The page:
The first big issue is Mt Wayte Plaza. This was a missed opportunity that ended in a yelling match between a former member of the Selectmen and the land owner, leading to a long expensive court battle. I will always have a compassionate and collaborative approach working with land owners and residents, including proposing creative ideas to “share the risk” with potential developers who’s plans don’t initially align with the zoning or the desires of the community. If developers feel that Framingham is not only willing to be flexible and negotiate on plans, but is willing to be an integral part of their team in seeing their project through to a successful completion and long term prosperity, it will avert potential expensive legal action and build confidence in our government to others who are considering Choosing Framingham for their home or business.
The second big issue in District 5 is traffic. The six year Union Ave project is part of the reason for the traffic. With several years left of this project, I would like to re-look at the overall plan and see if there are any adjustments that could be made to alleviate some of the daily backups.
QUESTION #2 – The Framingham Public Schools represent more than 50 percent of the total budget for the community. Would you support a level-funded budget, a level service budget, and increase in the school budget or a decrease in the school budget? Why?
As a Framingham School Committee Member, I support creating non-classroom related efficiencies so that the savings can be redirected back to education in the classroom, teachers, and children, to provide even more comprehensive support of our students. Once our new government is rolled out, school budget increases should only take place after all possible non-classroom related efficiencies and consolidations have been implemented.
Our new Superintendent, with some direction from the school committee, has begun the process of streamlining the central office, saving $250,000 in central administration over the last few months. However, I believe we also need to look at consolidating other non-classroom functions under the new government. For example, the city and school side have two different HR departments and two different sets of support staff, two Technology departments, two different tv production systems, two different business offices with two different sets of support staff, etc. This requires multiple phone systems, having staff driving to multiple places, and the cost of maintaining multiple office spaces. While there still will need to be specialists on both the school and city side, perhaps we can physically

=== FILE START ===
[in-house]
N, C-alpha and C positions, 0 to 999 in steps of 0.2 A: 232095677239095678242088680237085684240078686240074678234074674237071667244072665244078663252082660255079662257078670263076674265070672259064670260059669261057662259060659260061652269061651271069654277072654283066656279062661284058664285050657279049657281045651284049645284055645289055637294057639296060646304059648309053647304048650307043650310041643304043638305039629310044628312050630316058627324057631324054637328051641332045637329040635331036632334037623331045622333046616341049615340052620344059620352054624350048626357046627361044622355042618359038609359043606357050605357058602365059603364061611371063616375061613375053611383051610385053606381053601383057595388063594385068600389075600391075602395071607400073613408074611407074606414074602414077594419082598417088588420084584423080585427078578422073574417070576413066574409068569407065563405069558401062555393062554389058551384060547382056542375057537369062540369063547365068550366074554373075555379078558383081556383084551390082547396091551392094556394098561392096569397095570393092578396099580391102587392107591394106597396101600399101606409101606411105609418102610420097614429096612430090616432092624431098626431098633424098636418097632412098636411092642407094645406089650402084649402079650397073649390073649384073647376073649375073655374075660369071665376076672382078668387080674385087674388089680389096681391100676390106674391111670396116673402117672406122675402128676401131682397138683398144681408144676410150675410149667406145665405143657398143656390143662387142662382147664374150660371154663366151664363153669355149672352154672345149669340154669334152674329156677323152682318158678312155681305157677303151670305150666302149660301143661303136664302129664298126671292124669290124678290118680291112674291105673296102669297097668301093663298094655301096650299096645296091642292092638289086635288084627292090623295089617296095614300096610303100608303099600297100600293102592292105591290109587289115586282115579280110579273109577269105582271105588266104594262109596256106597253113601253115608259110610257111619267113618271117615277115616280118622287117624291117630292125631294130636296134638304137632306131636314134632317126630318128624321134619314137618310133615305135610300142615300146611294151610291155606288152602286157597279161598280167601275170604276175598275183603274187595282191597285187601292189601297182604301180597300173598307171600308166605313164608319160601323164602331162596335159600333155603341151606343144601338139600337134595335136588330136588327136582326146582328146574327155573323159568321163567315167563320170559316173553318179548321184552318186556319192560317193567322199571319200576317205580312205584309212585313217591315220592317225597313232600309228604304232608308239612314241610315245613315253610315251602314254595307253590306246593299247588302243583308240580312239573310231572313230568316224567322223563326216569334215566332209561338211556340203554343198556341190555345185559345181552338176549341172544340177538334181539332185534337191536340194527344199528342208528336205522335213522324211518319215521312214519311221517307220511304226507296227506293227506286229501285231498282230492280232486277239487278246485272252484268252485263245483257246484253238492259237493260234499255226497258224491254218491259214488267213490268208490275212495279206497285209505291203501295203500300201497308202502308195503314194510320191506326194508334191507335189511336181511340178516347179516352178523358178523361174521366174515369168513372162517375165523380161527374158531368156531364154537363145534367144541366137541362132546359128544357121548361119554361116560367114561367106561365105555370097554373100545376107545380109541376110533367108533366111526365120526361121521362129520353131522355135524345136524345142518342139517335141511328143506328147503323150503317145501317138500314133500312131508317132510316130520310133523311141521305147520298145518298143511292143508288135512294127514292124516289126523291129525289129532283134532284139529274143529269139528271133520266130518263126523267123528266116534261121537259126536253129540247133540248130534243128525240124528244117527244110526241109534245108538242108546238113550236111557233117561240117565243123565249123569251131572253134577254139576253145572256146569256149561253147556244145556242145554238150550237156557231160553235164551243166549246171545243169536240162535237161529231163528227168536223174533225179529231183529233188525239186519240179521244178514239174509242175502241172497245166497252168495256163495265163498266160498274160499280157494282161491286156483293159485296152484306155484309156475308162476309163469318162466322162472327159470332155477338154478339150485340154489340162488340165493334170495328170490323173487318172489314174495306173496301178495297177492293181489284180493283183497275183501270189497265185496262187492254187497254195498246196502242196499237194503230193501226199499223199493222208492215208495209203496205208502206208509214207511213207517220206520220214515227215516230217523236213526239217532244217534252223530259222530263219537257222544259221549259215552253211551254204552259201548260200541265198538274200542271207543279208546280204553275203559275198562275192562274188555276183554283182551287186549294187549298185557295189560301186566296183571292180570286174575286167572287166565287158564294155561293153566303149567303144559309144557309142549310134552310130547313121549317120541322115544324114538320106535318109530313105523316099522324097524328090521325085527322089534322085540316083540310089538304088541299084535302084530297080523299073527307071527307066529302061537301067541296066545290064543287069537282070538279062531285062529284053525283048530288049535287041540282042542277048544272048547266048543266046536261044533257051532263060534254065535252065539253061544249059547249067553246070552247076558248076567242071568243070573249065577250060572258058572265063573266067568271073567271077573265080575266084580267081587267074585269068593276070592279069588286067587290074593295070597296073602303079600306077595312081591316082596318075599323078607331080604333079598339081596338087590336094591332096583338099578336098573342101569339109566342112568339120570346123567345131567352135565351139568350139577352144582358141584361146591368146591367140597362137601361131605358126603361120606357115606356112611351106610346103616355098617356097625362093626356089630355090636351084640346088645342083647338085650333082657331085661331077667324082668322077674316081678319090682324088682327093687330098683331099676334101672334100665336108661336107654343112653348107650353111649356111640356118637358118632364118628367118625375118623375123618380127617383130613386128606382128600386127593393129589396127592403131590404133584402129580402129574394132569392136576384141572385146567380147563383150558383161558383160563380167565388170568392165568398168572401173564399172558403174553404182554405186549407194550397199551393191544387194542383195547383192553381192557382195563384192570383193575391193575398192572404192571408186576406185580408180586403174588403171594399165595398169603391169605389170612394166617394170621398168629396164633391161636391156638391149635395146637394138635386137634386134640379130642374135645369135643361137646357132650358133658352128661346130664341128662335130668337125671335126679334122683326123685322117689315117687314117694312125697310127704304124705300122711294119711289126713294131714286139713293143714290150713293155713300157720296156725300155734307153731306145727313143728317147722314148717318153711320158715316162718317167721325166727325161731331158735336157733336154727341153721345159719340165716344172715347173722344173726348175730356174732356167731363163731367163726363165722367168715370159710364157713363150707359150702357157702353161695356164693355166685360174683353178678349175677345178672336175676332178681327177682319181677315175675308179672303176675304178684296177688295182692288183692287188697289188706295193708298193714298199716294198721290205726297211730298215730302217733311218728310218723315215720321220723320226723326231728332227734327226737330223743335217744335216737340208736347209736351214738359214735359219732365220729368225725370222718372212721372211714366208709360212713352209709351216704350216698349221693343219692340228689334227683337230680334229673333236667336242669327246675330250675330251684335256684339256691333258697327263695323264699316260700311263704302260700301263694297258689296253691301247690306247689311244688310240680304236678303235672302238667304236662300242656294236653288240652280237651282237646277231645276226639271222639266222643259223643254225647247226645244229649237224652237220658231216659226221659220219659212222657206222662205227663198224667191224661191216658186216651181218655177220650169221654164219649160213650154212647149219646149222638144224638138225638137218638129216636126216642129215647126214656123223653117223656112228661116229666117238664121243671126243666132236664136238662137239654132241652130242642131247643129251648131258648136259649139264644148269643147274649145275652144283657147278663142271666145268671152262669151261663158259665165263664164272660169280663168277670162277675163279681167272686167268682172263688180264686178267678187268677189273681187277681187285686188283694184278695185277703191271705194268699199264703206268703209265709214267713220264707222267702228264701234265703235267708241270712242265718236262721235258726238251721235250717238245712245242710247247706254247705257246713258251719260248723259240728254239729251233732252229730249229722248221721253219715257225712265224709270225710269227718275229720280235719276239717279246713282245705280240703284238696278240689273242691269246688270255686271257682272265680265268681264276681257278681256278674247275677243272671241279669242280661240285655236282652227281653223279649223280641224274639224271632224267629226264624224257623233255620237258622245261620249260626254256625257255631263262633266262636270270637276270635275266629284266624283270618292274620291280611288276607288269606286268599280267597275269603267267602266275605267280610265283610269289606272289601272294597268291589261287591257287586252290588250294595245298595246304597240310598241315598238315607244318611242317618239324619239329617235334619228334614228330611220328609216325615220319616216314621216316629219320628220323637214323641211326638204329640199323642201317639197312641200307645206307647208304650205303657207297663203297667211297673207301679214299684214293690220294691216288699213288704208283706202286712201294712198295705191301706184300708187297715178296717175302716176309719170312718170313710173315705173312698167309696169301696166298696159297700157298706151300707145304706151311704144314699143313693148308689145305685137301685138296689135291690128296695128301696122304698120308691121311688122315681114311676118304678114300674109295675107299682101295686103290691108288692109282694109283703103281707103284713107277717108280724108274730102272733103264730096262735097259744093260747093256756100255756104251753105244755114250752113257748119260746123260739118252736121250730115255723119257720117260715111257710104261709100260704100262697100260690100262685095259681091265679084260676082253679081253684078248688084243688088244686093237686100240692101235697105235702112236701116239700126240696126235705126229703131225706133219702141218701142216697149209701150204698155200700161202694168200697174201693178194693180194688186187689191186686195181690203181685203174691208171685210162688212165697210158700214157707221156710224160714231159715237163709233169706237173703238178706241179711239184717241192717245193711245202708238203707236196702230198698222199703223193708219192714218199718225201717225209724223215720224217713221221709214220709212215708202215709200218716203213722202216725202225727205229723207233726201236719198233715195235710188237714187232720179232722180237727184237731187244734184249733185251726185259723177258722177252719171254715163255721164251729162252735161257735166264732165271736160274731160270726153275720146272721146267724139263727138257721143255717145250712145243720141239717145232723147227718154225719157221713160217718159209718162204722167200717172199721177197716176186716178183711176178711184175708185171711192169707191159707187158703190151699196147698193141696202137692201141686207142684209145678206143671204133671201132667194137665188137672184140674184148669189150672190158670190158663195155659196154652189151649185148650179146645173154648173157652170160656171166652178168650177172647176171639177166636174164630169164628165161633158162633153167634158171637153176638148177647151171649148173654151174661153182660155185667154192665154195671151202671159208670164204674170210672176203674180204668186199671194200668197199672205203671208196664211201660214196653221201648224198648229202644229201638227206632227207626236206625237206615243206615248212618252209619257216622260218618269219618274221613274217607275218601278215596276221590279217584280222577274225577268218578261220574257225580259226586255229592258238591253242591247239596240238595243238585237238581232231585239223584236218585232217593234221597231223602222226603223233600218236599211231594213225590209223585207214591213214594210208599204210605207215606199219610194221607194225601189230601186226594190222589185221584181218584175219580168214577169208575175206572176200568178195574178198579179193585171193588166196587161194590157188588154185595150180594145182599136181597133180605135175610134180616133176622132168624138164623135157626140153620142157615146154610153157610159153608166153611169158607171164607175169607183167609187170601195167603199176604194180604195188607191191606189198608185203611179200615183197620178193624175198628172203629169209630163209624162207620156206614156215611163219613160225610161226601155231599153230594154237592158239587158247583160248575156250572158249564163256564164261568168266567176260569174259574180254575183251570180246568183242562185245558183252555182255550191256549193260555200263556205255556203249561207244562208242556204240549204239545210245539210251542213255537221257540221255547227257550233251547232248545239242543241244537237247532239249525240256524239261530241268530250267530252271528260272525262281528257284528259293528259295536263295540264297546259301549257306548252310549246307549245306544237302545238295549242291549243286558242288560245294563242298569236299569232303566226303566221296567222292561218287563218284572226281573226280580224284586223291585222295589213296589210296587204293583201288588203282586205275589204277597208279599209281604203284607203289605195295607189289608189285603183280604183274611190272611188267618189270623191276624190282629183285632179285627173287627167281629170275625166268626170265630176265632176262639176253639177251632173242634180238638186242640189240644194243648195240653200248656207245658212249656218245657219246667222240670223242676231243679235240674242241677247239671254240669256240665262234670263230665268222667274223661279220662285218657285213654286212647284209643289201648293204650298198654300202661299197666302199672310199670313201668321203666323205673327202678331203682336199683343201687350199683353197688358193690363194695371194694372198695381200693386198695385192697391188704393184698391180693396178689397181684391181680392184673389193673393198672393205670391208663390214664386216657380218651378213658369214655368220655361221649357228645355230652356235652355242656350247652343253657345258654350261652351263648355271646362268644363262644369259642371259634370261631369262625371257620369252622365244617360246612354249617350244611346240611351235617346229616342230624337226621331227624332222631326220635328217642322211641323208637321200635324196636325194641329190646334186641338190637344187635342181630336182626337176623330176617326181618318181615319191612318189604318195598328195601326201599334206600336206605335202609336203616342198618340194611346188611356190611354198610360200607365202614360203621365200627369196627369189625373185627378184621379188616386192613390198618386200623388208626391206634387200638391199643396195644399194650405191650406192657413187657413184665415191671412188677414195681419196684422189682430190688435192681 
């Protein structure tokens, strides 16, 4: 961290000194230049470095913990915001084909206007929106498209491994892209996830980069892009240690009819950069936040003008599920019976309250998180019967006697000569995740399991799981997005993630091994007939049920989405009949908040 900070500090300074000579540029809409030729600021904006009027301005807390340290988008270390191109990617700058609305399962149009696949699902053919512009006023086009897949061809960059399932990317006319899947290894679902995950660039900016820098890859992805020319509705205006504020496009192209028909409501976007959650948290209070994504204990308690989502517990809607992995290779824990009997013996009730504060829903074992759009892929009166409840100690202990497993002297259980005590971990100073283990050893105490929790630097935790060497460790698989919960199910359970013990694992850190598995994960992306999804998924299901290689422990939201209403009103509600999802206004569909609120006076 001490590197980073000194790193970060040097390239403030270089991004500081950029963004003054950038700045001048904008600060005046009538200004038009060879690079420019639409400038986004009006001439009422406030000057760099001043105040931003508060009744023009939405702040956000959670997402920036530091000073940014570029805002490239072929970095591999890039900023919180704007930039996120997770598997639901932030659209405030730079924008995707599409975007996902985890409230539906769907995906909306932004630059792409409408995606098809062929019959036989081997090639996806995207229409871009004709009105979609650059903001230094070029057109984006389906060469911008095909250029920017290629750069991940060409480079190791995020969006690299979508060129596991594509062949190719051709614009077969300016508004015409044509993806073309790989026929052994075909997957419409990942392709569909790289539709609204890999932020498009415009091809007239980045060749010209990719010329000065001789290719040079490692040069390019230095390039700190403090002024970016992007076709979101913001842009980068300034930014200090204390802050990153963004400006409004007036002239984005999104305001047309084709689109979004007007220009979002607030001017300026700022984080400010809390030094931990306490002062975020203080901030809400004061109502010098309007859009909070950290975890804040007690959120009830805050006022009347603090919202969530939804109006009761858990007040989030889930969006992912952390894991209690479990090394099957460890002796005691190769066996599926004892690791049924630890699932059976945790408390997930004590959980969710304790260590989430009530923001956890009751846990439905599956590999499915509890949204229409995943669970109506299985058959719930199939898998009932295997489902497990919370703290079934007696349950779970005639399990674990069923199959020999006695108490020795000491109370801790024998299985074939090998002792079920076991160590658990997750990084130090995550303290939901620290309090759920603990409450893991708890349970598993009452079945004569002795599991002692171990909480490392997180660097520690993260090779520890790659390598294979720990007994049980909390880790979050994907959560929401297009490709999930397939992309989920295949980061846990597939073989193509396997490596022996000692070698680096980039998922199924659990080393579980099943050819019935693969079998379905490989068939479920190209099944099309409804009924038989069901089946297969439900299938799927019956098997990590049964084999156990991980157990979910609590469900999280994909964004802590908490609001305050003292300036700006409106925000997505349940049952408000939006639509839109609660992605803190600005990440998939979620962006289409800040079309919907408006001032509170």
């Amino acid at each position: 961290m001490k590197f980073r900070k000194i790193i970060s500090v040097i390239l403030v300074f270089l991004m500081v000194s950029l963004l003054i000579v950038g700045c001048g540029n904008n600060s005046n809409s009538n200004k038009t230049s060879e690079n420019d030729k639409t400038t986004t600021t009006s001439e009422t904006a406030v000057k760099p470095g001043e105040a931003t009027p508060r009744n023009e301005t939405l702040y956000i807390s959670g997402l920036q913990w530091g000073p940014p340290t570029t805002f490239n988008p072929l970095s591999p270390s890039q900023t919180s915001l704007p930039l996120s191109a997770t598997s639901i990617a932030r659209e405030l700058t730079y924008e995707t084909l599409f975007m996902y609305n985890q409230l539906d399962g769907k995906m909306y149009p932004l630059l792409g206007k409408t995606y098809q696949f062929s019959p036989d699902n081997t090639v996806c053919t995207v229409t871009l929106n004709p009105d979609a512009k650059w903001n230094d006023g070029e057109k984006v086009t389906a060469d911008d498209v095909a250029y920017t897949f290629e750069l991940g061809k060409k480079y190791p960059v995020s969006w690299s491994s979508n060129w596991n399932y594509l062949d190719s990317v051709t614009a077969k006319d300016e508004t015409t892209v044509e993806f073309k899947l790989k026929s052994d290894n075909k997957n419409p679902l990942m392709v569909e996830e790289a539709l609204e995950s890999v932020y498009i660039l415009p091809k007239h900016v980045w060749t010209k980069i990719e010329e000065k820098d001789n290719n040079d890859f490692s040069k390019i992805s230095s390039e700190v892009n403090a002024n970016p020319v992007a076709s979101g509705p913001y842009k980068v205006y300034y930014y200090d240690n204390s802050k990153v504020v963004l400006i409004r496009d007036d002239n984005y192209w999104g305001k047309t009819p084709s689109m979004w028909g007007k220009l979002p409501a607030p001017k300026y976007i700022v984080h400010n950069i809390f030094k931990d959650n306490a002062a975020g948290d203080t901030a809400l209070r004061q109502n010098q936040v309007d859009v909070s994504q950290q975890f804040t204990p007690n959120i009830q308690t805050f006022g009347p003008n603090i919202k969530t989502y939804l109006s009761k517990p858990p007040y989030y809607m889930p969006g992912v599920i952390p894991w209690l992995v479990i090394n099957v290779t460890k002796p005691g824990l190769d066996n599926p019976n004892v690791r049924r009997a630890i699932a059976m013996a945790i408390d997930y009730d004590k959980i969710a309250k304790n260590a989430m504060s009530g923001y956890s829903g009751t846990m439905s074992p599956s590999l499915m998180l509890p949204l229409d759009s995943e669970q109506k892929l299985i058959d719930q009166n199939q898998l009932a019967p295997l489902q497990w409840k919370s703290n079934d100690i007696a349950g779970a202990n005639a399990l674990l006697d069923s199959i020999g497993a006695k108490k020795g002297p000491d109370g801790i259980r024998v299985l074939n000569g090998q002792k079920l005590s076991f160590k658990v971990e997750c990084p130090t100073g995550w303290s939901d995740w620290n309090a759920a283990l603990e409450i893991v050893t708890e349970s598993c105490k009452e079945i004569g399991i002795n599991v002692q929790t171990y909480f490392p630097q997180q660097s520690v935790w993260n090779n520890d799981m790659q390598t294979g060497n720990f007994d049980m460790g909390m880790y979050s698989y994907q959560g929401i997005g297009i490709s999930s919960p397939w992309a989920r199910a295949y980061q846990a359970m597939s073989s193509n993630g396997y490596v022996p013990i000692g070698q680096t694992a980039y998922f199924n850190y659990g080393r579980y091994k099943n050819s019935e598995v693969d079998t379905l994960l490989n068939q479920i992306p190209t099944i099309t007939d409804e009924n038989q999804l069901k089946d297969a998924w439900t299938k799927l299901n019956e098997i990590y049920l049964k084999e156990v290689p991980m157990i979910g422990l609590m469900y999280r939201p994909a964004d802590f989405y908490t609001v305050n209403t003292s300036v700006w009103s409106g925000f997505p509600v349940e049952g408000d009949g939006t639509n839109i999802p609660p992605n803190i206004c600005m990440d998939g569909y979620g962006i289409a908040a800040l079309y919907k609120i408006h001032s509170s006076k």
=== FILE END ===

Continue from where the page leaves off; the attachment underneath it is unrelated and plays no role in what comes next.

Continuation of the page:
consolidate office space, resources, and support staff through attrition and then move that money back to into the classrooms where it belongs.
QUESTION #3 – Traffic is a major issue in your district. How will you work with the neighborhood, other city councilors, and the new mayor to solve the problem?
A significant portion of the traffic is due to perpetual construction projects and also detours. Each detour in town creates new traffic patterns, creates new cut throughs, and disrupts the quality of life of those affected. I think it’s critical that the new council look at the master long term plan of roadway improvement projects together with our department heads to see if there are any opportunities to better coordinate projects.
QUESTION #4 – What is your view of open space vs economic development in Framingham?
I’m a supporter of green space and open space whenever possible. I also believe that private landowners, within reason, should be able to build their business, if zoning and safety allows. When zoning or safety doesn’t allow, I believe our new government should work closely with landowners as a team, not as adversaries. The more we do this, the more inviting it will be for other businesses that offer conveniences and amenities to come forward and Choose Framingham.
QUESTION #5 – Your district includes Framingham State University. What role should the University play in the community? How will you work with the University to make sure they are community partners with the City of Framingham?